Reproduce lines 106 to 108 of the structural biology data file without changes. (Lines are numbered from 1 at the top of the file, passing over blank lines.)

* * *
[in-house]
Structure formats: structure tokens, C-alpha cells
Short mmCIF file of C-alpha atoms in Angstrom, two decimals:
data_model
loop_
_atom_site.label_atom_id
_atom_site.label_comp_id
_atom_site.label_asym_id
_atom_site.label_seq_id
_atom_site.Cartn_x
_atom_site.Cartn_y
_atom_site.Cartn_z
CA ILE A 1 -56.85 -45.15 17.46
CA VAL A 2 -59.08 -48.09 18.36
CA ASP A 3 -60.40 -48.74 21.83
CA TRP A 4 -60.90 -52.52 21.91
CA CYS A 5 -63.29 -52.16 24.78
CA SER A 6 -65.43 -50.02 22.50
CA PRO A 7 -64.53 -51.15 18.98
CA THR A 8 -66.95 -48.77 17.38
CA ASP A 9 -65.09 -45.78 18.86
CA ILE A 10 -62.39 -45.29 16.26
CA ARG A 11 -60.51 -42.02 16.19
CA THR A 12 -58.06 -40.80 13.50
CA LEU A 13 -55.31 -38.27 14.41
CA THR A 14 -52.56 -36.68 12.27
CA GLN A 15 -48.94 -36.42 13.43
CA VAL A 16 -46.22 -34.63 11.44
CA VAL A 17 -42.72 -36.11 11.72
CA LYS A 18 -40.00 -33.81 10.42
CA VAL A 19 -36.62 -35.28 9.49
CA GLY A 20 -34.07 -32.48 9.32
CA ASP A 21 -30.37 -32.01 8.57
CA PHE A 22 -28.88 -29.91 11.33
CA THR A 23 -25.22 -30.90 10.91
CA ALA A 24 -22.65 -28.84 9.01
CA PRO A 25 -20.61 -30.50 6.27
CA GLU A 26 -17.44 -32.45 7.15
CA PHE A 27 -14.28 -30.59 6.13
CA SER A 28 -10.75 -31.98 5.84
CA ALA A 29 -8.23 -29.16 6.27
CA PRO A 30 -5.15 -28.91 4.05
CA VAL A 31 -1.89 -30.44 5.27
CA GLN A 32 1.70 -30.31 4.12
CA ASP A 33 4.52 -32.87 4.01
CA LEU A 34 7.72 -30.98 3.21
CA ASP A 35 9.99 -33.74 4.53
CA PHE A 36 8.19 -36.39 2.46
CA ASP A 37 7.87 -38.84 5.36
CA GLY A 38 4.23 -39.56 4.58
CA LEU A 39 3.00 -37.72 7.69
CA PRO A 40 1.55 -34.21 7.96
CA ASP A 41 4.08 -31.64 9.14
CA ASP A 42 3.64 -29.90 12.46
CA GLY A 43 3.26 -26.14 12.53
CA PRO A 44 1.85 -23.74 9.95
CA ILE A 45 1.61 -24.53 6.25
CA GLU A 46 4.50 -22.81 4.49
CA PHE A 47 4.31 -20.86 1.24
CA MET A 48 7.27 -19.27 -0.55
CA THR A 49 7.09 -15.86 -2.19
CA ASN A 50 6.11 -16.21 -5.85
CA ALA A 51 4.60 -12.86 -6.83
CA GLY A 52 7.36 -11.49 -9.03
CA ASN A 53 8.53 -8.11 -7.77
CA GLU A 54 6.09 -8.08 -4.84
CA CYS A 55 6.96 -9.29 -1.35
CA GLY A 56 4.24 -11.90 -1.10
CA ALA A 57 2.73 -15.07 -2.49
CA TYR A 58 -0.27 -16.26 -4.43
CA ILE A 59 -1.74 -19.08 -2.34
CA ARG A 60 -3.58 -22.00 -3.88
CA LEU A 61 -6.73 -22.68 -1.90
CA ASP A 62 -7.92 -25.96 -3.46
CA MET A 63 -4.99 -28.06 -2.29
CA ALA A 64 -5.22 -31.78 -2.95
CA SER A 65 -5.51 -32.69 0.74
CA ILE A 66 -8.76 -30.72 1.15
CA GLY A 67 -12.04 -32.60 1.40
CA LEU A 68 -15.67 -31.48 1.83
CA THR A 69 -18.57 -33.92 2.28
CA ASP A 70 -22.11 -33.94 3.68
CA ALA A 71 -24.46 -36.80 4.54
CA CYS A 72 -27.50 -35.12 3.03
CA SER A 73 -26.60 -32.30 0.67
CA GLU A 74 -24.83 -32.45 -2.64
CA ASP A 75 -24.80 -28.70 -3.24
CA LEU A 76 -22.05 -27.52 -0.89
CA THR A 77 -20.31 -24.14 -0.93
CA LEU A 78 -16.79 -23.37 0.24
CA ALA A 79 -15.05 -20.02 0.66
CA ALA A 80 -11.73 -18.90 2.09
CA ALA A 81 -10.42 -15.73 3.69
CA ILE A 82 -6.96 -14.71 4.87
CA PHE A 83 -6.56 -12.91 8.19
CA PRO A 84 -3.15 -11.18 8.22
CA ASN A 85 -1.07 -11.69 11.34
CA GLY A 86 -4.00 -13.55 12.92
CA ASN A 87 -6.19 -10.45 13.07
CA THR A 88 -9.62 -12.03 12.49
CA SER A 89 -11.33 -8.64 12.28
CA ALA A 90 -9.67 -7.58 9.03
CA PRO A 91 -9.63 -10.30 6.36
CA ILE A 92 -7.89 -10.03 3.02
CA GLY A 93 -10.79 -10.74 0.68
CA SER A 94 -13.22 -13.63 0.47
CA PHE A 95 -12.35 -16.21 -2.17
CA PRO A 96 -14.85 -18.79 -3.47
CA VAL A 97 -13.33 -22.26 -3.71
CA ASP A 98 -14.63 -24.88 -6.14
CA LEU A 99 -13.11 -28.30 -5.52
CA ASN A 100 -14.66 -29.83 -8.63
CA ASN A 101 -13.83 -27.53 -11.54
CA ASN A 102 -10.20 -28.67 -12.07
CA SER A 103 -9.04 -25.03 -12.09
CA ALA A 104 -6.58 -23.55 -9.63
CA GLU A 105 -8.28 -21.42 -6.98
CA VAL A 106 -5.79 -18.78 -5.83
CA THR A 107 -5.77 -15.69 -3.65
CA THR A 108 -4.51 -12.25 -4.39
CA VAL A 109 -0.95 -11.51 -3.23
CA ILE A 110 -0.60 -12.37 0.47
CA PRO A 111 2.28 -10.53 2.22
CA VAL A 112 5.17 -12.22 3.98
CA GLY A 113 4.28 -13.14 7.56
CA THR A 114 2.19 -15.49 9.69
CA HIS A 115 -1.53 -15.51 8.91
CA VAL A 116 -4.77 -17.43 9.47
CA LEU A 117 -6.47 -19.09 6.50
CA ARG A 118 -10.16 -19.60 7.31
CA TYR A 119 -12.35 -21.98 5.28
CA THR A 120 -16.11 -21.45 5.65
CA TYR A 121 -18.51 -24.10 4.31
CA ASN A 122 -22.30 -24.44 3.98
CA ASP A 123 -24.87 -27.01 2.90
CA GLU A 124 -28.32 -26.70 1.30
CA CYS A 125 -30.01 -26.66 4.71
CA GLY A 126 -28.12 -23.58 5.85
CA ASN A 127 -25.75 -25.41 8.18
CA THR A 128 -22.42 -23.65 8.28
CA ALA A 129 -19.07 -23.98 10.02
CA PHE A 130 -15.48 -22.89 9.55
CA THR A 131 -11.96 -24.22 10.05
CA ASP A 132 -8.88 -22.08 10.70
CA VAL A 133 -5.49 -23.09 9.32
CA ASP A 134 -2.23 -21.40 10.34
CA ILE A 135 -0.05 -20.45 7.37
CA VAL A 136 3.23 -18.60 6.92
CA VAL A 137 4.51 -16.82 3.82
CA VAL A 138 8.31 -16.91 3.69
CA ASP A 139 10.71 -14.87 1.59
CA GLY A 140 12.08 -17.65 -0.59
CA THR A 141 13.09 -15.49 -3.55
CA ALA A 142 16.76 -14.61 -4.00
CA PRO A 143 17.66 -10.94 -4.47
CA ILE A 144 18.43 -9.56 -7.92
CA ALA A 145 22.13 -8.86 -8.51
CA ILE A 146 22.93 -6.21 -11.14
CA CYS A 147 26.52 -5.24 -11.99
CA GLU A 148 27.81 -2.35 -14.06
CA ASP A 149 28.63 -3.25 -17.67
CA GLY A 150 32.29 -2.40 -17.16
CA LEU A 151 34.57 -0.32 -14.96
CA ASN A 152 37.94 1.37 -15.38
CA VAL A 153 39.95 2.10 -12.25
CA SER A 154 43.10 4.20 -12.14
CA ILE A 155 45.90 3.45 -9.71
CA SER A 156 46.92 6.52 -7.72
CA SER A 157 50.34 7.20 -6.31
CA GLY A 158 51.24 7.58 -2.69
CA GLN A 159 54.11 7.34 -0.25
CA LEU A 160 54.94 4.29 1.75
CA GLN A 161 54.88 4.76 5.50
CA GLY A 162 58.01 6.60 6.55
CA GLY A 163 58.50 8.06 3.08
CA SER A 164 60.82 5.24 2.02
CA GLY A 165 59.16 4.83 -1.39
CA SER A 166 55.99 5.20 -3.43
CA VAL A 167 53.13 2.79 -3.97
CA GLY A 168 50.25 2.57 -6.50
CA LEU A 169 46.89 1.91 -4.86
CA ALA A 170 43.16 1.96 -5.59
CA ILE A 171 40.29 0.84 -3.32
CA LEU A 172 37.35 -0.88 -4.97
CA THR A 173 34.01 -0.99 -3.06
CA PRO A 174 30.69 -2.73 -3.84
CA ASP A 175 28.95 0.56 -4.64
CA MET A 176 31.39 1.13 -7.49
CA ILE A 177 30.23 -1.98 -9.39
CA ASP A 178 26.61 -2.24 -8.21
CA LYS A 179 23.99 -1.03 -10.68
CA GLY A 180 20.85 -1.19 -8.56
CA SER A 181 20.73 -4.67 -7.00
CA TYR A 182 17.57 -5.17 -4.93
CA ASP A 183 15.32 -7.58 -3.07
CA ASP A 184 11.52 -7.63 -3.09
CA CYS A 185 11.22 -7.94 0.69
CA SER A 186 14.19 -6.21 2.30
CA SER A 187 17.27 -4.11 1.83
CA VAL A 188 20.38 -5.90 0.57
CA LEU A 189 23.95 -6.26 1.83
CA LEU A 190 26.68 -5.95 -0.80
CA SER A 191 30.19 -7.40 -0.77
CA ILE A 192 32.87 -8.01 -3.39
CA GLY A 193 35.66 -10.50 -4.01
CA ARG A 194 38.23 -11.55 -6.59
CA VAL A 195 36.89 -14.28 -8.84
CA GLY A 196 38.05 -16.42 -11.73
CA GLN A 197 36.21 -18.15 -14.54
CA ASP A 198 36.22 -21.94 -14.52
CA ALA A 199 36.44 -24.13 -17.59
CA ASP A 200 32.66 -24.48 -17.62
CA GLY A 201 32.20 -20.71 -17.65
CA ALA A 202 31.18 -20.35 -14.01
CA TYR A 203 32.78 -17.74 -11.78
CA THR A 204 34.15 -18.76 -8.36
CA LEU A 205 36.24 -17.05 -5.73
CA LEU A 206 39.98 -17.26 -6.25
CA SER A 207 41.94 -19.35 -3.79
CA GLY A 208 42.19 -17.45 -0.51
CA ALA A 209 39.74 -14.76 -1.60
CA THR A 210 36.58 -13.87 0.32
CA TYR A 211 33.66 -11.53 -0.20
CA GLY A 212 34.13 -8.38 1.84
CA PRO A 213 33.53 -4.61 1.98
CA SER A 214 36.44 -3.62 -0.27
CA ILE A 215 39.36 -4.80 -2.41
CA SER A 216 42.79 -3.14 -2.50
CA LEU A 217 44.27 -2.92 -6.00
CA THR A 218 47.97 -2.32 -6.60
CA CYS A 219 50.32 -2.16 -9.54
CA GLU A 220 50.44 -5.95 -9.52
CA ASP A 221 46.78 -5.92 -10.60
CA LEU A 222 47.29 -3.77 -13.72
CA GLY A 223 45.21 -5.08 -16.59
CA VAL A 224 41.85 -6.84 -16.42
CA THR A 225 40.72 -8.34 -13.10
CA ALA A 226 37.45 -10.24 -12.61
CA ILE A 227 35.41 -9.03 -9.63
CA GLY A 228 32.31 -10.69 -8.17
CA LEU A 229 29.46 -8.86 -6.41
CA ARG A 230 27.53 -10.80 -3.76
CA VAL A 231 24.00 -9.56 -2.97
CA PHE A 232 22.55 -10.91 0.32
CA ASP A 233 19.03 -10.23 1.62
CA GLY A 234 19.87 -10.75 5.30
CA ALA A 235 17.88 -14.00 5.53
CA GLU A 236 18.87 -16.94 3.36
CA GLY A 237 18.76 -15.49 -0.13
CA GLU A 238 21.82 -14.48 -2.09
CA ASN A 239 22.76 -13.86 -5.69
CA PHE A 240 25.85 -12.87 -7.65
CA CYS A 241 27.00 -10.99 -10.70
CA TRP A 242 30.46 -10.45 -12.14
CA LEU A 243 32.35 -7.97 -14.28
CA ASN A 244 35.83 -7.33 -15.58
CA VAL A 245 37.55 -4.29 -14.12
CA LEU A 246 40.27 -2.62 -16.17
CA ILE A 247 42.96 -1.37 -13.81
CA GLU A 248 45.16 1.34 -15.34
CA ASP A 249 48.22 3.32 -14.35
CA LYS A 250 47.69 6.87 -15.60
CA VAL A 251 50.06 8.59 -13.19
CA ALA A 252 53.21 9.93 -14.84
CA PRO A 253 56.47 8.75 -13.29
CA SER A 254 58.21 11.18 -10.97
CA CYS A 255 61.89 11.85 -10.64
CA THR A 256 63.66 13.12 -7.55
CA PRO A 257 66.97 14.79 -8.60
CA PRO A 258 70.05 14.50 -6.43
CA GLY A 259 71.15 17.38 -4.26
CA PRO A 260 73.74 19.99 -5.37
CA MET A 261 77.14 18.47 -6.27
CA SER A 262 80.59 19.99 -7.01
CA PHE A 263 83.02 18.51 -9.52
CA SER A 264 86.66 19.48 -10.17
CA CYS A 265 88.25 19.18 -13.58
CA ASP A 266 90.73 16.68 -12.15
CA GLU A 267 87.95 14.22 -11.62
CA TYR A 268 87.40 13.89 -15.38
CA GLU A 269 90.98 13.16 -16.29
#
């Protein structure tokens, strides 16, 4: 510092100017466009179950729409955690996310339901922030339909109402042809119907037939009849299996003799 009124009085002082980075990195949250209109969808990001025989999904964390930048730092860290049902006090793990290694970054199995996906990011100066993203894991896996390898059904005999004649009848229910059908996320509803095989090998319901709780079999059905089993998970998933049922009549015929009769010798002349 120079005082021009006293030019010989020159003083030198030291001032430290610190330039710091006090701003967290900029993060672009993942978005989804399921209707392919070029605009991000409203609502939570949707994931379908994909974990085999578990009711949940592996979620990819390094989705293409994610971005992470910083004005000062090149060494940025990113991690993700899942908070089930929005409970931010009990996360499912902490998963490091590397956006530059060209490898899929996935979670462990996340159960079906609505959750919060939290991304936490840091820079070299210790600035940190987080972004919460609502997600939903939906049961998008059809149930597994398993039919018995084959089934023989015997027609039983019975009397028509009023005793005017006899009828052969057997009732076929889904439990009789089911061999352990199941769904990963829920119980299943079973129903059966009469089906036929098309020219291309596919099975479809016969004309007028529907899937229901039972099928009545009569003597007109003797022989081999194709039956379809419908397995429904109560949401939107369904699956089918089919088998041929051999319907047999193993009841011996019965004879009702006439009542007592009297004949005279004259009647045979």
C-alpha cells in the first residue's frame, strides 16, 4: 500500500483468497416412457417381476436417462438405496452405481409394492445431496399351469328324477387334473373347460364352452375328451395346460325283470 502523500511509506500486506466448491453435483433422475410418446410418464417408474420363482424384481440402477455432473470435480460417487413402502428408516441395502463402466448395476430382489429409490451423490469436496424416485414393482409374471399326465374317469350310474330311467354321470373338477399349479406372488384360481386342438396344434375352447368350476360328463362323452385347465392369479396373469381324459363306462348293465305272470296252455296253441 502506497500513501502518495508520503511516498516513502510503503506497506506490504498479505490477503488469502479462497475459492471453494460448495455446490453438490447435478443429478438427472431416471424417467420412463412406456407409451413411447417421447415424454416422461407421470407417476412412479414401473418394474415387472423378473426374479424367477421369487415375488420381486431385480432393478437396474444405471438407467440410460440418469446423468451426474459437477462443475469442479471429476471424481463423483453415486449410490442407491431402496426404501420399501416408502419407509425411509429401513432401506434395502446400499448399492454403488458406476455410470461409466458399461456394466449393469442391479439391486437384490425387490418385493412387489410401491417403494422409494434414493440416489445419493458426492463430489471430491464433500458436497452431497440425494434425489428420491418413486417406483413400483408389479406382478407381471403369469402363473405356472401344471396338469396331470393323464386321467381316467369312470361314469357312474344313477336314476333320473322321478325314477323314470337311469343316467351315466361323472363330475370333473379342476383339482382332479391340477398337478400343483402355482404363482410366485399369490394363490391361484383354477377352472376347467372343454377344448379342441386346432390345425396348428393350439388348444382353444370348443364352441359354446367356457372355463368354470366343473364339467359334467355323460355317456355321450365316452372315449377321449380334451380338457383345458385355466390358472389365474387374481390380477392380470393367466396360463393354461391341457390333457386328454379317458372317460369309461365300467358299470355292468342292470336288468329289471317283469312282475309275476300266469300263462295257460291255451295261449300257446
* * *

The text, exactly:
CA SER A 94 -13.22 -13.63 0.47
CA PHE A 95 -12.35 -16.21 -2.17
CA PRO A 96 -14.85 -18.79 -3.47